IDIOM: RUN-OF-THE-MILL

  IDIOM: RUN-OF-THE-MILL – this idiom is used to mean that something is very ordinary, normal or common-place. Example: I wasn’t very impressed by their wedding.  The whole celebration was very run-of-the-mill.  I doubt I will remember it at all in a few years. If you are using run-of-the-mill in your writing, be sure to remember to punctuate it properly! …

TRUMP UP – PHRASAL VERB

  TRUMP UP – PHRASAL VERB to trump up – to invent something bad to cause problems for someone else / to lie or create a falsehood. Example: (1). In some communist countries, innocent people are put into prison on trumped up charges. (2). He trumped up an excuse so that we wouldn’t have to go to the party. CLICK …

LIST OF CONTRACTED VERB FORMS IN ENGLISH

Shortened Forms of the Verb ‘to be’ I’m I am you’re you are he’s he is she’s she is we’re we are it’s it is isn’t is not aren’t are not they’re they are there’s there is wasn’t was not weren’t  were not   Shortened Forms of the Verb ‘to have’ I’ve I have you’ve  you have he’s he has …

CONFUSING WORDS / FALSE FRIENDS IN ENGLISH (PEOPLE)

STRANGER or FOREIGNER A stranger is a person that you have never met before. Example: My mother always told me that I shouldn’t talk to strangers. A foreigner is a person who is not in their home country. Example: An Italian living in France is a foreigner. Pay ATTENTION to the pronunuciation of the word foreigner BrE /ˈfɒrənə(r)/ An acquaintance …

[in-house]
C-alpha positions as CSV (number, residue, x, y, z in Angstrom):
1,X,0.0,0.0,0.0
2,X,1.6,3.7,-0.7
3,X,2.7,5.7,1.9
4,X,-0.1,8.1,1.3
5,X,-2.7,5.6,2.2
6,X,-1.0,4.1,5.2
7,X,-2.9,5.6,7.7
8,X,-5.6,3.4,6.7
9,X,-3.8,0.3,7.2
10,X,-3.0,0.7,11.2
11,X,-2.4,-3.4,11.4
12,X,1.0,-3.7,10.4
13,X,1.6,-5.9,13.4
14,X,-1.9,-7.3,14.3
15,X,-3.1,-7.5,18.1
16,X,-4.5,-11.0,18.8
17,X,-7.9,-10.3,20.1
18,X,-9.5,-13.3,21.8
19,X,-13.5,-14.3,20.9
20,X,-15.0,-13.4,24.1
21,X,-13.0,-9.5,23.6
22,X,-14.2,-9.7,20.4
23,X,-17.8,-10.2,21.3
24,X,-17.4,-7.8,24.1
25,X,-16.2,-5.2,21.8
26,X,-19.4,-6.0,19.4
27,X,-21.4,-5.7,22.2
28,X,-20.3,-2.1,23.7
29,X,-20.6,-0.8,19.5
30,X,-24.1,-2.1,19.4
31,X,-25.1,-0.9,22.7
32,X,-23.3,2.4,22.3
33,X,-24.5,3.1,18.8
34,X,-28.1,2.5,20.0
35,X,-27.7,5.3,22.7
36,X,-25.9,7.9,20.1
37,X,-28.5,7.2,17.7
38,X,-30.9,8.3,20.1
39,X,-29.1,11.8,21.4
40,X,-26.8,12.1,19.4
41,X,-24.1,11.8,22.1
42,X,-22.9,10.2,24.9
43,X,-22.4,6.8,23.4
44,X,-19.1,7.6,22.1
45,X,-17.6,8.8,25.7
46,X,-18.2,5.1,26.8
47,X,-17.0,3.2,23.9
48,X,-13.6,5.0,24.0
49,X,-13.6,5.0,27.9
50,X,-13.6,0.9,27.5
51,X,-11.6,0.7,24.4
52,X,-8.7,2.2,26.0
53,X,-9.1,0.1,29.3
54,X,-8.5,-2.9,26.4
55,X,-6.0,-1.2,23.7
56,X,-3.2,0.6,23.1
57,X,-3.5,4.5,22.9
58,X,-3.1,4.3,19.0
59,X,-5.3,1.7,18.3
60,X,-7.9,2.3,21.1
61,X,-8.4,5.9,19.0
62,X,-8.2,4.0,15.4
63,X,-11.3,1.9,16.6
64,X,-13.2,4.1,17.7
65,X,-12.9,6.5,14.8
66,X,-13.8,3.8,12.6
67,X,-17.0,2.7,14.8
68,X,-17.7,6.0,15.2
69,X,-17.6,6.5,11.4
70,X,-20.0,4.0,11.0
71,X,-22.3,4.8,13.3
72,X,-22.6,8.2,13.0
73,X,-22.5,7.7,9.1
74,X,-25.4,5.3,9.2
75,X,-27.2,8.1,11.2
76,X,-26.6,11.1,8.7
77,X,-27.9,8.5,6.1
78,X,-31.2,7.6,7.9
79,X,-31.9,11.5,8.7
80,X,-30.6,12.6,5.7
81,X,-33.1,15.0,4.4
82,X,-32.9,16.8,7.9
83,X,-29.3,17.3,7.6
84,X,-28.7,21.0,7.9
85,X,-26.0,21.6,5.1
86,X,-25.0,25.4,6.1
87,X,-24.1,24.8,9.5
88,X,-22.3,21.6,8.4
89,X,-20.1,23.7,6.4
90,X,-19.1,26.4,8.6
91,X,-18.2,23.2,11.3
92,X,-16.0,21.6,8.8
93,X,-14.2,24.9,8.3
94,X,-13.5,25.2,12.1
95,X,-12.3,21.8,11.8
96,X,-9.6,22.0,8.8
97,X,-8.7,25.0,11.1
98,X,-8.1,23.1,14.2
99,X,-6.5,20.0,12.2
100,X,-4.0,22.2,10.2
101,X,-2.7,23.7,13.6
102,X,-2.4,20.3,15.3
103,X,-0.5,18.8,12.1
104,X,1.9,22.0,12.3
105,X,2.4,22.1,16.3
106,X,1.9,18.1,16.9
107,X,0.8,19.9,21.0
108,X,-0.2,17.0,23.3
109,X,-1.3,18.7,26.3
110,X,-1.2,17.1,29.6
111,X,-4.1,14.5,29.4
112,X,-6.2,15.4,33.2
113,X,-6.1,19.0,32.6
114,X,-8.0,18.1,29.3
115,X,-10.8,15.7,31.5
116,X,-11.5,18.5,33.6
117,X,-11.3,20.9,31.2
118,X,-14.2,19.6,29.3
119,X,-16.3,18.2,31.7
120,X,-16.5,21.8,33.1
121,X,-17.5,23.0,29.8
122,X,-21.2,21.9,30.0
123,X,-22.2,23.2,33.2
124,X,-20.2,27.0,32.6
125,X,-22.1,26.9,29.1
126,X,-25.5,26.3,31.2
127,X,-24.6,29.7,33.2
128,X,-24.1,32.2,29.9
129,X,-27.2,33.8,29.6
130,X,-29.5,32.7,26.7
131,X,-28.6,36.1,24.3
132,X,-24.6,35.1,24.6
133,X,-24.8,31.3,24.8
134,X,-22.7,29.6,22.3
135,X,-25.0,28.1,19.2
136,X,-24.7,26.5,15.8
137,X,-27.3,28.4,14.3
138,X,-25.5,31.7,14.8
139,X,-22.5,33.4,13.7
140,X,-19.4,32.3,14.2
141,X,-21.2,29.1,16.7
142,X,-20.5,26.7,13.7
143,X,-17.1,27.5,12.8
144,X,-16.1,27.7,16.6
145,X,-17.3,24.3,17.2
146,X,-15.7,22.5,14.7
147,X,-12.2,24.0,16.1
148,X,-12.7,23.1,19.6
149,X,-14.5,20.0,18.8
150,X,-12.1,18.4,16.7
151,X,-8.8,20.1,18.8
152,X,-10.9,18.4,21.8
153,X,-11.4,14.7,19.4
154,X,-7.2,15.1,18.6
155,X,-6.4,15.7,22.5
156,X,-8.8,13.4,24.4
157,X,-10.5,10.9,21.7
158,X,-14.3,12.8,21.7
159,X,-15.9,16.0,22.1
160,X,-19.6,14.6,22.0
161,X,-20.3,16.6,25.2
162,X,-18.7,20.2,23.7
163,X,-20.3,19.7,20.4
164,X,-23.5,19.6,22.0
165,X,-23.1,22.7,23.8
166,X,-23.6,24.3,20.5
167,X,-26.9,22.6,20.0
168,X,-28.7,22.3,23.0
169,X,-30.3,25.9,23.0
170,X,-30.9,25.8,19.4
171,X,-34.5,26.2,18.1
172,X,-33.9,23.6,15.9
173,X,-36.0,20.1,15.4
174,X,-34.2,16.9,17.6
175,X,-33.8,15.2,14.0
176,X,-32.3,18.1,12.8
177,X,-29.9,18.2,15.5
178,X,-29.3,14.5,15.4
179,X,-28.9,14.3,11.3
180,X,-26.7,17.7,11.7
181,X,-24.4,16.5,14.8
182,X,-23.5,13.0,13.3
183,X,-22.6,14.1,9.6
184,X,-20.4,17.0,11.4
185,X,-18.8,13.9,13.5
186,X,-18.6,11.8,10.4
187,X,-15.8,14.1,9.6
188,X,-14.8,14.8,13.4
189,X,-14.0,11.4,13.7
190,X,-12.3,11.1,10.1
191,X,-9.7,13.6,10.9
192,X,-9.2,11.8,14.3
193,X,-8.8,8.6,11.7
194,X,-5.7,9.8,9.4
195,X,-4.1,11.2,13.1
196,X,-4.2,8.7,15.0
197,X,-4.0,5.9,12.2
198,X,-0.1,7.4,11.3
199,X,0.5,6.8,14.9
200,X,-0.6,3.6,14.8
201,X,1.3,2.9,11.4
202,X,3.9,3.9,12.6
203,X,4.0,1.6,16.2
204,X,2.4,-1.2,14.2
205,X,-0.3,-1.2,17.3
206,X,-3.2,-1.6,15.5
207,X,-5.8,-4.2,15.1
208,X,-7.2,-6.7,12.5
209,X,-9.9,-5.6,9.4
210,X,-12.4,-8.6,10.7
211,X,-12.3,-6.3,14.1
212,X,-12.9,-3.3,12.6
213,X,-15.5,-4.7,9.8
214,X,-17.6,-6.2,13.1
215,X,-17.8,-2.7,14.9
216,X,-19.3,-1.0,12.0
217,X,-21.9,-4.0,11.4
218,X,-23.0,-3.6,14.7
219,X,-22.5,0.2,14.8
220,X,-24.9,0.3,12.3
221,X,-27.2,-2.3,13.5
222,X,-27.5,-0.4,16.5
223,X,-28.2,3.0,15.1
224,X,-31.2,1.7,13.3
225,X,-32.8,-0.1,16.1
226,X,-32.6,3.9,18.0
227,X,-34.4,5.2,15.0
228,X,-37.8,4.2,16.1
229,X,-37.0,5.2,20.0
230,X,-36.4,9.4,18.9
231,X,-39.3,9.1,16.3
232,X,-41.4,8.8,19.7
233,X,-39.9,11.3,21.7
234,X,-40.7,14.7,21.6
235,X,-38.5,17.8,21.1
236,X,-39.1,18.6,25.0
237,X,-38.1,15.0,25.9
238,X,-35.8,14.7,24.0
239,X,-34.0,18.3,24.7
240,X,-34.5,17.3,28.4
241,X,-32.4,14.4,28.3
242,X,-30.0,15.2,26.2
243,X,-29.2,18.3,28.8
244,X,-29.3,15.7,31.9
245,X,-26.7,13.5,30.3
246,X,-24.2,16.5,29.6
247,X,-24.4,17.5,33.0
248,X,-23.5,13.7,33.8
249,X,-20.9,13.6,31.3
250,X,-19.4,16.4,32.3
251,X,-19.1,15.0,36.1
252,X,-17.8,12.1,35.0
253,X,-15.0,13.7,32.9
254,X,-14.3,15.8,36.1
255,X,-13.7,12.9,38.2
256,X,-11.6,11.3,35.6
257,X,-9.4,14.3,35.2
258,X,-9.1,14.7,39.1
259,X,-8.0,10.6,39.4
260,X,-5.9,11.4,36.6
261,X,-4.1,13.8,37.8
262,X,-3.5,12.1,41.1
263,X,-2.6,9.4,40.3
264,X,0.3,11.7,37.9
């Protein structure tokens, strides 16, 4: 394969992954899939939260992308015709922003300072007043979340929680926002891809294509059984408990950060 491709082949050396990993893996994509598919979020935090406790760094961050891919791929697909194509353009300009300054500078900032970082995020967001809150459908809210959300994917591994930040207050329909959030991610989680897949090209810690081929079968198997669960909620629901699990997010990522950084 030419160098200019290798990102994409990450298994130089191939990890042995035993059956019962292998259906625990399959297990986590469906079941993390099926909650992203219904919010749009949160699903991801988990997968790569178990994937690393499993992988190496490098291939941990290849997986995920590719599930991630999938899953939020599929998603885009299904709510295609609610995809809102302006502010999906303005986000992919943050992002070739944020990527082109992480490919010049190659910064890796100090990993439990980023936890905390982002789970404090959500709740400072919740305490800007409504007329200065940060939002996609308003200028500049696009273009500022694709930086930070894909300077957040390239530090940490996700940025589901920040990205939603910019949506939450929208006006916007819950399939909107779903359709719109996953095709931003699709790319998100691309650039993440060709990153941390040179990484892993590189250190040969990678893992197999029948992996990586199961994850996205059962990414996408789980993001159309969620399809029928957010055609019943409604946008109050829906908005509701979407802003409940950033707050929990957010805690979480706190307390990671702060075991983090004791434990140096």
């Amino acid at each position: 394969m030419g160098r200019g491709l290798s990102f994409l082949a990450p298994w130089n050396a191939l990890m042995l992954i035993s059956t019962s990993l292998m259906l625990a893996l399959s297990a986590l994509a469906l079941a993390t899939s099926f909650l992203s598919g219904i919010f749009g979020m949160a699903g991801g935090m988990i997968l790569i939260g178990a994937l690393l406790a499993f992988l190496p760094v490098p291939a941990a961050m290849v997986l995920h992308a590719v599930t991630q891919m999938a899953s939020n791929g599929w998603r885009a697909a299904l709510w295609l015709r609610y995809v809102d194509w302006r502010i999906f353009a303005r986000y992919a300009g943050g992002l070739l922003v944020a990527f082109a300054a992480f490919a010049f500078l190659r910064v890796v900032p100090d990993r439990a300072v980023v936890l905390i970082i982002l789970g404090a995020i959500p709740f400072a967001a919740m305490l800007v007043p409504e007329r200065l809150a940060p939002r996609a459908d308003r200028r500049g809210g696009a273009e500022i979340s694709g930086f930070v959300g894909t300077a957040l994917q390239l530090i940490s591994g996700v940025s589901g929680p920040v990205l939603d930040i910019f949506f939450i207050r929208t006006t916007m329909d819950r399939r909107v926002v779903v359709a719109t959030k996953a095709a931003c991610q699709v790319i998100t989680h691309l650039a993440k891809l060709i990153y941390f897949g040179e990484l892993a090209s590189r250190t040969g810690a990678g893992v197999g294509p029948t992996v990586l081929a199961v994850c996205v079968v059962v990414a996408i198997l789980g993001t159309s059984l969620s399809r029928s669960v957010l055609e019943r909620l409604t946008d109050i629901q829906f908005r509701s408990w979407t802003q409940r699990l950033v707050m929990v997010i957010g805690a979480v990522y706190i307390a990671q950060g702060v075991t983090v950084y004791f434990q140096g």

MAKE – WORD COLLOCATION

EXPRESSIONS WITH MAKE make a promise make a suggestion make a mistake / an error make amends make love make friends / enemies make peace / war make an effort make an excuse MAKE – COLLOCATION WITH FOOD OR DRINKS make breakfast / lunch / dinner make some coffee / tea / pasta make a sandwich make a bite to …

GO / DO / PLAY (for sports)

GO + verb+ING go swimming go running / jogging go riding / cycling PLAY a game play tennis / squash play football play rugby DO + activity do gymnastics do yoga do karate / tai chi / judo do ballet

CONFUSING WORDS: ROAD vs. STREET

Streets are found in towns, villages or cities.  As long as there are houses on the side of the road, you can refer to it as a street. The word road can be used for villages, towns and cities but also for roads in the countryside.  So, you can have a road in a village and a road in the …

IDIOM – TO SWITCH OFF & ON

Meaning (1) – The literal meaning of the verb to switch on or off means to start or stop just about anything that uses electricity or needs some other form of power to be used.  So, you can switch on the lights, switch on an engine, switch off the T.V. In Context  (1) –  Can you switch on the heater?  …

DISCOVER, FIND OUT, UNCOVER – WHAT’S THE DIFFERENCE?

The difference between to discover and to find out is a fine one. DISCOVER Use the verb to discover to talk about information and things that are completely new.  You can also use discover if you are the first person to learn some new information. Examples: Captain Cook discovered Antarctica. Sir Alexander Fleming discovered Penicillin when he forgot to clean …

CONFUSING WORDS: SAY vs. TELL

Say and Tell are often confused by English learners. The two words have a very similar meaning and function.  When in doubt, follow this general rule: SAY something (to someone) TELL someone (something) WHEN TO USE SAY Use Say before a word / sentence / phrase, name. Use Say to greet people, to ask a question, to exclaim Say hello or …